In March, when the world was stocking up on supplies as stay-at-home orders went into place, doctoral student Lily Scherlis started to take stock of the new vocabulary of the pandemic. One phrase in particular caught her eye: “social distancing.”
So, as the world has been trying to figure out how to live life in a “socially distant” way, Scherlis has become an expert on the origins of the term. And, while it may seem to be a particular product of the COVID-19 moment, she found that in fact the term has a long history.
For Cabinet magazine, Scherlis traced the evolution of the term in a “social history of social distancing,” from the earliest reference she could find in English—in the 1831 translation of Louis Antoine Fauvelet de Bourrienne’s memoirs of his friendship with Napoleon—to the Social Distance Scale that sociologist Emory Bogardus created in the aftermath of the Red Summer of 1919. TIME talked to Scherlis, who is pursuing a PhD in English at the University of Chicago, about the highlights of her research.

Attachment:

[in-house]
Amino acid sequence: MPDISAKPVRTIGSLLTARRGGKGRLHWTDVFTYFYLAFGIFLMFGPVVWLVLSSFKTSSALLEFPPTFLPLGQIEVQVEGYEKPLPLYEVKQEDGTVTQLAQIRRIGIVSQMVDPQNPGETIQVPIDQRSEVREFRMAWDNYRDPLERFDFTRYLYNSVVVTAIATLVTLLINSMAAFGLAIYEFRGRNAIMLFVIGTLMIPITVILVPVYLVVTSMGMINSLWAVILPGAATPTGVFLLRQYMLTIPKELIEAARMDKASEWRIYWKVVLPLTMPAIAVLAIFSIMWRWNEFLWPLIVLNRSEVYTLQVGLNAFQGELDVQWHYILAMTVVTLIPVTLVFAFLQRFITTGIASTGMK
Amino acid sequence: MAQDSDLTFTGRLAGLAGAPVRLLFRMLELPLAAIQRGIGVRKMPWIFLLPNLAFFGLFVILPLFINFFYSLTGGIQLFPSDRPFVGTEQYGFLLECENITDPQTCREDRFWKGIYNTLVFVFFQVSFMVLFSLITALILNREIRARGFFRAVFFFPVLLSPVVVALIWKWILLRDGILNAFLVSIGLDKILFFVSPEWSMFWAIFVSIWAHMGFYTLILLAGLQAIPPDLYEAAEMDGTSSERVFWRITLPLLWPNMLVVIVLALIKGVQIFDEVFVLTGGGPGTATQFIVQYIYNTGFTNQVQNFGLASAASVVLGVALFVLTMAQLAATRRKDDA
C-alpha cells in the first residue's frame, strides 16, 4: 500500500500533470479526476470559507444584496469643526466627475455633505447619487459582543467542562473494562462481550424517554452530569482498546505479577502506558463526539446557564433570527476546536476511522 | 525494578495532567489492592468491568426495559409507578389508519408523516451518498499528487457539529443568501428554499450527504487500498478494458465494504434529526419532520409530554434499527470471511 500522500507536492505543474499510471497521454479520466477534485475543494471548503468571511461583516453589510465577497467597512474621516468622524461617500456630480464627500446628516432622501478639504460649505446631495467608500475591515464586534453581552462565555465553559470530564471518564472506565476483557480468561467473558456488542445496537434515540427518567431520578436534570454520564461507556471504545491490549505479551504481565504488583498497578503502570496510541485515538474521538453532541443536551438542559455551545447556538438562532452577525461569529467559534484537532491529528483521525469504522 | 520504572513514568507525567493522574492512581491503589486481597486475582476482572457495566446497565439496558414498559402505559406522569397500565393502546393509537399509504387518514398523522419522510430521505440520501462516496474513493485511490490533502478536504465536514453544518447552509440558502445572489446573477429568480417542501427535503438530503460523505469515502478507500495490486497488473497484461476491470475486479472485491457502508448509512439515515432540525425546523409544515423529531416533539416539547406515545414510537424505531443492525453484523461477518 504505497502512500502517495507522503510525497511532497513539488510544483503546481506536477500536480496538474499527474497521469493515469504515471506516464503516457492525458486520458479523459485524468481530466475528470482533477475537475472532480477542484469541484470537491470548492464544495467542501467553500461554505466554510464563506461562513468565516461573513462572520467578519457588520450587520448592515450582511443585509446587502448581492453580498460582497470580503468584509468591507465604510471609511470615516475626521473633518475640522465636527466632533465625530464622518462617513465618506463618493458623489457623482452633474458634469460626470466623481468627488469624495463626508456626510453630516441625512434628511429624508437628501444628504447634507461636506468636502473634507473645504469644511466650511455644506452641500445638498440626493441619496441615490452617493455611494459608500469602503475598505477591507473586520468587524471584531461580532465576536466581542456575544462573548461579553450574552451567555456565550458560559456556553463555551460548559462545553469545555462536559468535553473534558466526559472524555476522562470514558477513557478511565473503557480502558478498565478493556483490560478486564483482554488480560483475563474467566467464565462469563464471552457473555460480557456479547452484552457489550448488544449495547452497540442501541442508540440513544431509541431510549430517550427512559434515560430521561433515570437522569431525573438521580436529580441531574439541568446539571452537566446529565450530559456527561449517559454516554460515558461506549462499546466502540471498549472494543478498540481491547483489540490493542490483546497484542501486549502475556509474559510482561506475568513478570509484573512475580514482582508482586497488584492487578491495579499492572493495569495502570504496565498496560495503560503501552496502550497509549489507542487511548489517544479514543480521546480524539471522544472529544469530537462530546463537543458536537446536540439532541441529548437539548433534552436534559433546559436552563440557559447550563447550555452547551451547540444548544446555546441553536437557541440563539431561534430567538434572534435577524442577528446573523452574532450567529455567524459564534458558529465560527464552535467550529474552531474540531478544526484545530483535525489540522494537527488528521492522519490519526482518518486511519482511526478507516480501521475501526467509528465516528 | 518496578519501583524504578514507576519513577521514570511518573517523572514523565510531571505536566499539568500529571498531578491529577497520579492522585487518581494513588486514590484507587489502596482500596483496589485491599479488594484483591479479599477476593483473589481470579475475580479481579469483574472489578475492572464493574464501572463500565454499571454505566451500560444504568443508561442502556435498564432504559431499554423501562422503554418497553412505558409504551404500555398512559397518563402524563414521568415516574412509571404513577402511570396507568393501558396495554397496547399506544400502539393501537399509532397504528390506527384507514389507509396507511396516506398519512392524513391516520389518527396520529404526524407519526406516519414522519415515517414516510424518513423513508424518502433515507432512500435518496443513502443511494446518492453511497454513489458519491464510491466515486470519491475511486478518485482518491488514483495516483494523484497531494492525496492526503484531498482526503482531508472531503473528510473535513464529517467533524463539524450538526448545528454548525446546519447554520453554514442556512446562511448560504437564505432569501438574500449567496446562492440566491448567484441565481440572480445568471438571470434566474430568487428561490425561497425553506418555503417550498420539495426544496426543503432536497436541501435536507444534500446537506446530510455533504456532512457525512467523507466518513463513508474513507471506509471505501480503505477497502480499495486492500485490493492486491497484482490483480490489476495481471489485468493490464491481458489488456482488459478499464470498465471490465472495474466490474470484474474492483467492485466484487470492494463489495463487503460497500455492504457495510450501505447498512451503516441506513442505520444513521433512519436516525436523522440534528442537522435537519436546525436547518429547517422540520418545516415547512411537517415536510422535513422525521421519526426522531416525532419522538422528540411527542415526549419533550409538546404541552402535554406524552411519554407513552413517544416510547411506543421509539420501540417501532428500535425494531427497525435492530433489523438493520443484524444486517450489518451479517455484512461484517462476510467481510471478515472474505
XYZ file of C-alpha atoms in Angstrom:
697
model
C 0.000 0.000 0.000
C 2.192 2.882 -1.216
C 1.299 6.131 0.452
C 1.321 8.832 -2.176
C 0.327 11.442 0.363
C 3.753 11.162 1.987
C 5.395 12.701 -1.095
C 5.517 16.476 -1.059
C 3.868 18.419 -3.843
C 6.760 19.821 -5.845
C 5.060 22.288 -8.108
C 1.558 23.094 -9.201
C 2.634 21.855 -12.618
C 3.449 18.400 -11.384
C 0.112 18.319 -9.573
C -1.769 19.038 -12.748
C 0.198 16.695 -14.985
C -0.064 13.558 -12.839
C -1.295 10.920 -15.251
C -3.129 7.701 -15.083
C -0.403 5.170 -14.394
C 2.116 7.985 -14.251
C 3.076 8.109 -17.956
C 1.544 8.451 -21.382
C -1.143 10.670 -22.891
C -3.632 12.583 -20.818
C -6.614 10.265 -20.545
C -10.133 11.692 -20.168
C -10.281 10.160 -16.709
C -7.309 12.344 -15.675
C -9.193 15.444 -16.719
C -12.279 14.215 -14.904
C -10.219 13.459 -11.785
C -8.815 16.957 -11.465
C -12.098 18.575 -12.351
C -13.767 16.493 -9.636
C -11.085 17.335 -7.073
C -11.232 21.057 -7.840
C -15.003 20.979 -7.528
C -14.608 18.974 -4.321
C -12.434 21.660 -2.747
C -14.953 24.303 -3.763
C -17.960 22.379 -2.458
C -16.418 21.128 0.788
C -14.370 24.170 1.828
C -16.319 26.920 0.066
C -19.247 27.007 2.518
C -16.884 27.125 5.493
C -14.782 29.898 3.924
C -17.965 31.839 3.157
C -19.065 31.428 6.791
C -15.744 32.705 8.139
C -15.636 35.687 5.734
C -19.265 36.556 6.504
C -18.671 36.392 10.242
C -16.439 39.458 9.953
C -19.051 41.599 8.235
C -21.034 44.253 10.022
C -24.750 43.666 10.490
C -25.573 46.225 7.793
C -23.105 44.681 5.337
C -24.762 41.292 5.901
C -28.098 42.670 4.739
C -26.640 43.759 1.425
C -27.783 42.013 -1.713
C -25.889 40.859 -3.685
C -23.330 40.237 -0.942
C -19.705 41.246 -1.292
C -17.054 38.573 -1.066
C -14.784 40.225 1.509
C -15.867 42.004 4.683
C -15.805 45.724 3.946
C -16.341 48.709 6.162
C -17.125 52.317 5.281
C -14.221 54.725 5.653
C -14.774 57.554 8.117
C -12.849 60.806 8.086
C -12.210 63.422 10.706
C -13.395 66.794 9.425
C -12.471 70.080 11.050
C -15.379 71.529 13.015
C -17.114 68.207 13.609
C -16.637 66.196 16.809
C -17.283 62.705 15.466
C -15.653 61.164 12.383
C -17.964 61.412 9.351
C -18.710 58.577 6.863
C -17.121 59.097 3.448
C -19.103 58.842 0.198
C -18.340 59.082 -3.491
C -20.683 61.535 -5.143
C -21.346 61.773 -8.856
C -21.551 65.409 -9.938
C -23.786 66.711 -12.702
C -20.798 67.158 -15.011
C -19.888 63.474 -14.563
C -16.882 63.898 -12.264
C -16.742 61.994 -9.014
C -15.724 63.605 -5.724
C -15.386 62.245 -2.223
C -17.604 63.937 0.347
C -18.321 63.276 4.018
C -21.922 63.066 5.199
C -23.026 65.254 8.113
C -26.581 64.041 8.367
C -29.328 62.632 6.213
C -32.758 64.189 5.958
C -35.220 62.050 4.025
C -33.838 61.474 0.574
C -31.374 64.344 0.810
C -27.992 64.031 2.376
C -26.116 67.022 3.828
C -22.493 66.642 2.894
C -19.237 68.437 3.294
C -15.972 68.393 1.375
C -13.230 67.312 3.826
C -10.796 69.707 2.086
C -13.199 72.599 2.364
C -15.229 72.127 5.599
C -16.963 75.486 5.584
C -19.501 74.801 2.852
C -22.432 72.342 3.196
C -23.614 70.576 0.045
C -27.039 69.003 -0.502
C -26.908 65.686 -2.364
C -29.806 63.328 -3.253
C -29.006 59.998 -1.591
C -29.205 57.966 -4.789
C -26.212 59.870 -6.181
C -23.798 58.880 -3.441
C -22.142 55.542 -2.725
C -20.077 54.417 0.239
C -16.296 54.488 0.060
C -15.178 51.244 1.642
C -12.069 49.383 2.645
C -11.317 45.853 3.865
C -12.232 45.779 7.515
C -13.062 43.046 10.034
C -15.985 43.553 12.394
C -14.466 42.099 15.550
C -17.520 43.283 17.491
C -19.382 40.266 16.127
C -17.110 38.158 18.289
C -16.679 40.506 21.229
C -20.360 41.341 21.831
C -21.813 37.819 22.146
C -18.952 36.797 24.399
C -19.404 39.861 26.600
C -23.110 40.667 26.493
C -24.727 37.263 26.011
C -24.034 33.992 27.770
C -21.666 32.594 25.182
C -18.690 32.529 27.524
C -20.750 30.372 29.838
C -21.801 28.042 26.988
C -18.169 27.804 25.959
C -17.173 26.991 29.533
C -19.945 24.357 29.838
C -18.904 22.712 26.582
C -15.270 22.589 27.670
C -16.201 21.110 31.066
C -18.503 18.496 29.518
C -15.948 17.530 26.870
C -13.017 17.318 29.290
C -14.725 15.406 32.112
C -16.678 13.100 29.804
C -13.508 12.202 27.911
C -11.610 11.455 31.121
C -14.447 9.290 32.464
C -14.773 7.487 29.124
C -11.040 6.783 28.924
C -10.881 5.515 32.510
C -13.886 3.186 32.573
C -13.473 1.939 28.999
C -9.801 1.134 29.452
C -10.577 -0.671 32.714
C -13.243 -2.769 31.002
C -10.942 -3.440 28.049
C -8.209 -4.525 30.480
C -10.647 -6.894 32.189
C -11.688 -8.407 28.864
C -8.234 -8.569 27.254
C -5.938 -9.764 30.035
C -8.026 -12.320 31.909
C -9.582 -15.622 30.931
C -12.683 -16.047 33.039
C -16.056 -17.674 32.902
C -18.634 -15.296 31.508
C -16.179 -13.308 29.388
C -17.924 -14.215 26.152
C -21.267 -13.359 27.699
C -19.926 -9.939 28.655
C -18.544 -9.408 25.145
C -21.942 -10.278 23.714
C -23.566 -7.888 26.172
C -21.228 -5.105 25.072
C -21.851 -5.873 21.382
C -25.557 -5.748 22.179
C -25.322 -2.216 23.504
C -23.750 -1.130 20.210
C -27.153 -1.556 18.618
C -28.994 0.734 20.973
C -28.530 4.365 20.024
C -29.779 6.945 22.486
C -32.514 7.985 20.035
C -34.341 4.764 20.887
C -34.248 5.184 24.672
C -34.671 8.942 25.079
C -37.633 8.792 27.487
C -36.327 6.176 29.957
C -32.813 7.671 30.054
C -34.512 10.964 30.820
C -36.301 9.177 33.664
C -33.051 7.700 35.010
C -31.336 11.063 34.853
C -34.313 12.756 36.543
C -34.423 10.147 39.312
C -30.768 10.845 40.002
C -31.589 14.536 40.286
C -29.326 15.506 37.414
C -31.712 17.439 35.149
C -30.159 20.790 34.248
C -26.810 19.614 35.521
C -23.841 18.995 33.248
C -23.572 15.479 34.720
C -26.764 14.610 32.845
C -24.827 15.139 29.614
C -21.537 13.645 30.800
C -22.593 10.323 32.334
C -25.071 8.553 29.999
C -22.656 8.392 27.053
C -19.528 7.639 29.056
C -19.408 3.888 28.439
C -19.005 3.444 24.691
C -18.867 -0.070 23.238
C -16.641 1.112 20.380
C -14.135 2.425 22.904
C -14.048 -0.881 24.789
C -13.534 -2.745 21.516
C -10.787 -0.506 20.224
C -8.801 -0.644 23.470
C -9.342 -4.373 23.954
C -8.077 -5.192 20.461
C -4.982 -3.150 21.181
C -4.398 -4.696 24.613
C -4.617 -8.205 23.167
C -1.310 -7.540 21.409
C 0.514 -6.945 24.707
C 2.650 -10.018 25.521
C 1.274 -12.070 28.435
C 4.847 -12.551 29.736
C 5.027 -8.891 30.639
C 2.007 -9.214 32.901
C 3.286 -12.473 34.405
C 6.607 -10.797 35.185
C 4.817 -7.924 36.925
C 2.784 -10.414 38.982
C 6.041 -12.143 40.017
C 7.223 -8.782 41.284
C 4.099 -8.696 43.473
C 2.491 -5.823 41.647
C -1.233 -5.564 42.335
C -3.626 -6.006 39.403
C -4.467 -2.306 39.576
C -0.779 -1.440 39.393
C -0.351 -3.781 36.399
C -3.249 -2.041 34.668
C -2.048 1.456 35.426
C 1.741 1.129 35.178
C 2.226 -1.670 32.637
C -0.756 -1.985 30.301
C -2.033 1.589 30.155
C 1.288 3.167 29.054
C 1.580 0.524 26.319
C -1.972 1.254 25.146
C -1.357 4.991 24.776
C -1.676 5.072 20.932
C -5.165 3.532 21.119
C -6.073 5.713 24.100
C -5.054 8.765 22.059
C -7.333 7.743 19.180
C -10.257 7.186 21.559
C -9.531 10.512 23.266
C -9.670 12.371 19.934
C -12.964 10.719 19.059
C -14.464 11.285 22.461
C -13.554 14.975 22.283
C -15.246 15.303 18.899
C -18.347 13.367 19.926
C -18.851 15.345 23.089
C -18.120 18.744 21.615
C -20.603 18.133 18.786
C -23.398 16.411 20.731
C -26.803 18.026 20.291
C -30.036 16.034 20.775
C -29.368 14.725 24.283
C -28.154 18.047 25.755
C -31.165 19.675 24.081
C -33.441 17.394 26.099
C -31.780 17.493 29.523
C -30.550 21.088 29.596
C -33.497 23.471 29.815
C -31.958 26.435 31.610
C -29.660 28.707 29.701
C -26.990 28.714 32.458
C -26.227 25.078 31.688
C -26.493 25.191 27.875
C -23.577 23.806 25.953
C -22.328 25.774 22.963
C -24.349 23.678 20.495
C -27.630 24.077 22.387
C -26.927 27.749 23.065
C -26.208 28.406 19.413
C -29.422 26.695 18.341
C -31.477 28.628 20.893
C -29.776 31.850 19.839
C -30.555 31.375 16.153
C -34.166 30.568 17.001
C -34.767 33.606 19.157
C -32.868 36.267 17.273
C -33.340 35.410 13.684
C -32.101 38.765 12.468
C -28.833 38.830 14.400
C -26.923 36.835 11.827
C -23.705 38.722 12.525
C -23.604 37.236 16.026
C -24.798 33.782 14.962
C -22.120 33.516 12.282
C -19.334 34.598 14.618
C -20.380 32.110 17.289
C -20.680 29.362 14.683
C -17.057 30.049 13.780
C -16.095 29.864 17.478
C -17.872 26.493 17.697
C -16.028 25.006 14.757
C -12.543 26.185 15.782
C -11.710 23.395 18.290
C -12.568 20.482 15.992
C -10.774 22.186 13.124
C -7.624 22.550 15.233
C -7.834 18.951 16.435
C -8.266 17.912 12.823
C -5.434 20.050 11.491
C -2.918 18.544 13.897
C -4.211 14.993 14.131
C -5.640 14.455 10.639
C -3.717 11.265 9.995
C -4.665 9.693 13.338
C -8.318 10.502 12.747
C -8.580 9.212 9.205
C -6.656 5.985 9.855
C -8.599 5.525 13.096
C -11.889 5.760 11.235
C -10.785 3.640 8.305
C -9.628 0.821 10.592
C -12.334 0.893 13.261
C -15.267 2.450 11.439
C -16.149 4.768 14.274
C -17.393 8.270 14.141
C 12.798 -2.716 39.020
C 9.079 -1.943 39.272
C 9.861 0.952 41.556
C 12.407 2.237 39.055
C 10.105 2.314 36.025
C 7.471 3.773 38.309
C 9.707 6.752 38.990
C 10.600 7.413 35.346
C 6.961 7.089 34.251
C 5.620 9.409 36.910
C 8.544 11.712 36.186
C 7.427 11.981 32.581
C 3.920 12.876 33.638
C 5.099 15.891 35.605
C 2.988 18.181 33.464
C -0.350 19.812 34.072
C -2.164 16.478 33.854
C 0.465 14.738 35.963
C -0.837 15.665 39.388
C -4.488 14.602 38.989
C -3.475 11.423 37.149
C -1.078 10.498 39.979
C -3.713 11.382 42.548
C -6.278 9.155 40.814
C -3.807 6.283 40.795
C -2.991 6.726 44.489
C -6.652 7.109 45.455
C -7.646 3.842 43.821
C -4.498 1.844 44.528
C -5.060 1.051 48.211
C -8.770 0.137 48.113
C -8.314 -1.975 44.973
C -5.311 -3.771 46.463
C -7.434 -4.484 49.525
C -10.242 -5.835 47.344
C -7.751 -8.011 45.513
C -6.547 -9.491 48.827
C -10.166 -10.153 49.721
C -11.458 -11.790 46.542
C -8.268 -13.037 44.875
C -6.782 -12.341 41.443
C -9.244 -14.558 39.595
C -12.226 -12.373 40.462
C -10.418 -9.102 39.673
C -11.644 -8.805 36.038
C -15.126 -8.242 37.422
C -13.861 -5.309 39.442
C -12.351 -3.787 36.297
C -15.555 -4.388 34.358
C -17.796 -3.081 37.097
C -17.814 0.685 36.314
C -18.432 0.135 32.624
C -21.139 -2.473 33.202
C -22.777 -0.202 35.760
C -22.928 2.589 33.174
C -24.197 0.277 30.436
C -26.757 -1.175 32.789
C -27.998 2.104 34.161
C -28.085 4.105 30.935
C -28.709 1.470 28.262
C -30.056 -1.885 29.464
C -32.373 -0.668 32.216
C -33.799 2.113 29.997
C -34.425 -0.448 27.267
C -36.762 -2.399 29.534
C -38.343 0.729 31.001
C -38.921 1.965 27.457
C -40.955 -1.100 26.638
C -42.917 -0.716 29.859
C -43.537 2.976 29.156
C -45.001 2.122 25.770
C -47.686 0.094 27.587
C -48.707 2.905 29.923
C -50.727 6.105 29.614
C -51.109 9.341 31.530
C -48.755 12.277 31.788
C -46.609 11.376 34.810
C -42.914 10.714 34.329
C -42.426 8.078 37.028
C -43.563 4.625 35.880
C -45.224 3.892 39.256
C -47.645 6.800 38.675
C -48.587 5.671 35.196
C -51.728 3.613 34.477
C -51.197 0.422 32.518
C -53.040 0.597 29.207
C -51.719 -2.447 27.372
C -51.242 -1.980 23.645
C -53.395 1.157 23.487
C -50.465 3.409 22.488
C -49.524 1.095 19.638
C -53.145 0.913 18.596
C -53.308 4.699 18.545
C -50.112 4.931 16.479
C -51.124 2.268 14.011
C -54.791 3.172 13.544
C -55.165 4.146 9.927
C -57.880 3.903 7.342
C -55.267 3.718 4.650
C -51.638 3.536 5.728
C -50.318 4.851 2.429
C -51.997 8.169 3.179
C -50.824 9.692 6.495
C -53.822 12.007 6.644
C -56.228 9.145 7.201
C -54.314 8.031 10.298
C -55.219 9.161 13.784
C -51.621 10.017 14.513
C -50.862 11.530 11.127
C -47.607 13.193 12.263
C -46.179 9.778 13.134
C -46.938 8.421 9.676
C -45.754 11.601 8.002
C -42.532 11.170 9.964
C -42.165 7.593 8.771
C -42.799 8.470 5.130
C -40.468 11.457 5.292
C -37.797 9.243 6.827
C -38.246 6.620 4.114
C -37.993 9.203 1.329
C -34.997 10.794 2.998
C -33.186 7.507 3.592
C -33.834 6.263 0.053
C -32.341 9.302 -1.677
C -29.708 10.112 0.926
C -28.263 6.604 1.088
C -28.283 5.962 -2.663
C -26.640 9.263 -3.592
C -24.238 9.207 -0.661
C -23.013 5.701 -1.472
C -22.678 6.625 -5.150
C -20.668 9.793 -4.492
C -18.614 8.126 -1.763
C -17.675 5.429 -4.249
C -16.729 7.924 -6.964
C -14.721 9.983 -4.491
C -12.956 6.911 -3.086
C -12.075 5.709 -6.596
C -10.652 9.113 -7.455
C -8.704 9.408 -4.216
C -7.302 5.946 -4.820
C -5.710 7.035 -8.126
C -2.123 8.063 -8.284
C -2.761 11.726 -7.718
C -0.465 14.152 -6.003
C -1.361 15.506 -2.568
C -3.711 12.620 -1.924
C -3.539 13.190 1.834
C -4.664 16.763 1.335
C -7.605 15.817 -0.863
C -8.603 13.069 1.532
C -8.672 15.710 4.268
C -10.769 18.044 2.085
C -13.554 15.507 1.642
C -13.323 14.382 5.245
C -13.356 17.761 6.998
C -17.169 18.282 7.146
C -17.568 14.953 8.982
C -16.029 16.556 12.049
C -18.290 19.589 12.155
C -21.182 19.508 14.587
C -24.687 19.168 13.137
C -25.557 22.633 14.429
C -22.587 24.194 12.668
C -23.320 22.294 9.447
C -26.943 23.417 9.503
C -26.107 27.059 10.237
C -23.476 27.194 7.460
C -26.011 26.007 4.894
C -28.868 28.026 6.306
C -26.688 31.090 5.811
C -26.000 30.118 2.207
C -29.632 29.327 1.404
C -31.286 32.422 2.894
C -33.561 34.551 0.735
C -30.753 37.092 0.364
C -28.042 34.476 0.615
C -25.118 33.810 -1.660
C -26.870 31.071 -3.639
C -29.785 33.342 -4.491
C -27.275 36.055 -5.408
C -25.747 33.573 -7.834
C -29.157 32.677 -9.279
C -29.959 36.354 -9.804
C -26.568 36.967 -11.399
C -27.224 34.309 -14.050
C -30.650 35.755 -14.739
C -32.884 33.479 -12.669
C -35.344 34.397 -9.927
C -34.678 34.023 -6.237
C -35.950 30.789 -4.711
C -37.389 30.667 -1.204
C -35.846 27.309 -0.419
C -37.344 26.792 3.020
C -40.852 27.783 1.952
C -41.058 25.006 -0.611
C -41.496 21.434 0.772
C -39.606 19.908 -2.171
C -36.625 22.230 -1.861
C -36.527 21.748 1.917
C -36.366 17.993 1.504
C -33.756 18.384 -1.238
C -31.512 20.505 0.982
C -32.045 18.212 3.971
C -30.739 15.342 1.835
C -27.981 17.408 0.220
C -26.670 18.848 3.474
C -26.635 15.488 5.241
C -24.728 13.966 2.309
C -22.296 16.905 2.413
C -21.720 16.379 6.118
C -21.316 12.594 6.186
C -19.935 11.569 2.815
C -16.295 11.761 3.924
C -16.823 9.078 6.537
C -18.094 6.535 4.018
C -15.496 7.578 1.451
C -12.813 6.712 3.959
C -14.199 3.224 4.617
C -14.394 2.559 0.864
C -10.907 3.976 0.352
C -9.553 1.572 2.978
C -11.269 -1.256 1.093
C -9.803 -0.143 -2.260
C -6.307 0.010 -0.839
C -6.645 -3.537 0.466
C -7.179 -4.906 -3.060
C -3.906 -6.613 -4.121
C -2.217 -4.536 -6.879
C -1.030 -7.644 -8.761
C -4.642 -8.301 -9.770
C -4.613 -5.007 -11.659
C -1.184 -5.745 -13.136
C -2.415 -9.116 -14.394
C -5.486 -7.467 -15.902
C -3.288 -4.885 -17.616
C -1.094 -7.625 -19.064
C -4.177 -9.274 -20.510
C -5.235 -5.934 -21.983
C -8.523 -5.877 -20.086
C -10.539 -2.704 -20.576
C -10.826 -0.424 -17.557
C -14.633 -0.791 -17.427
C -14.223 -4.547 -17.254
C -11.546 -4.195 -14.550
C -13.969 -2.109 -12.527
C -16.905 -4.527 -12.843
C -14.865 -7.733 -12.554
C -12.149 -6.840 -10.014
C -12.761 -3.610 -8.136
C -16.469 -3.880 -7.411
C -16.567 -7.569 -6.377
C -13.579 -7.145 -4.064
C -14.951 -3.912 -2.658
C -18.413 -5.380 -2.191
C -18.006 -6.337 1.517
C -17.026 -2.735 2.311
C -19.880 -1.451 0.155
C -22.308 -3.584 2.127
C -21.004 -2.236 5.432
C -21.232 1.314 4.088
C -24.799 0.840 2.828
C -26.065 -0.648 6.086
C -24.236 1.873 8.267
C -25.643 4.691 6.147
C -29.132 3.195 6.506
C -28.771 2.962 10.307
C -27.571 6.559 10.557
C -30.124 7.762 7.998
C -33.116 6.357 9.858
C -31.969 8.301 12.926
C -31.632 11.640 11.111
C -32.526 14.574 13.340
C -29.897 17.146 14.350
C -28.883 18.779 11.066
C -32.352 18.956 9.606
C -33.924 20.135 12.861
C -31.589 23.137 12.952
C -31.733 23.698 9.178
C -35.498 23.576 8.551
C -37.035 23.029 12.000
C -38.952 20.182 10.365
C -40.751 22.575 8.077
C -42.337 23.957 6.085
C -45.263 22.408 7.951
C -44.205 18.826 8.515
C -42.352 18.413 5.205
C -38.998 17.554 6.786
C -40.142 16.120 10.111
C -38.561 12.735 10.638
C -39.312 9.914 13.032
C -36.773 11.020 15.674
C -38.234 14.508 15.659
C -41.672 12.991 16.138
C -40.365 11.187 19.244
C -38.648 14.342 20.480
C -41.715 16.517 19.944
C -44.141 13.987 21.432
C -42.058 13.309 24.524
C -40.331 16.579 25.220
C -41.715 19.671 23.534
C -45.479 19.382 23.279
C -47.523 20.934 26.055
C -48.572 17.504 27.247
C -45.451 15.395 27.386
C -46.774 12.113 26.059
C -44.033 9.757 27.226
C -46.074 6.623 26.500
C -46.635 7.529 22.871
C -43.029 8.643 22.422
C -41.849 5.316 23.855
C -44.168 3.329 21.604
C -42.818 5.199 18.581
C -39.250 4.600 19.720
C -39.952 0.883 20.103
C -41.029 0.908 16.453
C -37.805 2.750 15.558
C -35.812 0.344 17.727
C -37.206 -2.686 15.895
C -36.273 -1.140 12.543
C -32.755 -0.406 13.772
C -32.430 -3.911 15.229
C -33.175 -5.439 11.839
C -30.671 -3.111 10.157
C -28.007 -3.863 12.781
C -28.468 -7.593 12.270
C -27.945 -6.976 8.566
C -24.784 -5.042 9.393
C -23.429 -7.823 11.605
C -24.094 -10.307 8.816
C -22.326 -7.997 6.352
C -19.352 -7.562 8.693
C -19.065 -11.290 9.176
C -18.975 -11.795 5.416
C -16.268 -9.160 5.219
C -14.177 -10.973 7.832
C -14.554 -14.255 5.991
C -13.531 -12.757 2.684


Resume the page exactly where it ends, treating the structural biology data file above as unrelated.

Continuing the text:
What was it like to do this research even as you were living through this moment?
Getting to write this article the moment I wrote it — early March, right around time we went into shelter-in-place in Chicago — was really just a gift because it was [during] the first week I was sheltered in place, and it was a project to throw myself into that was a safe and healthy way to deal with the news. I felt I like I didn’t have to just refresh the New York Times homepage constantly, and feel fear for the world, but instead could feel like I was engaging with what was happening. I had a sense already that [social distancing] would show up in 19th century literature as a way to condescendingly condemn marriage between classes; it was actually pretty stunning how many other uses there have been.
How would you describe the evolution of the term?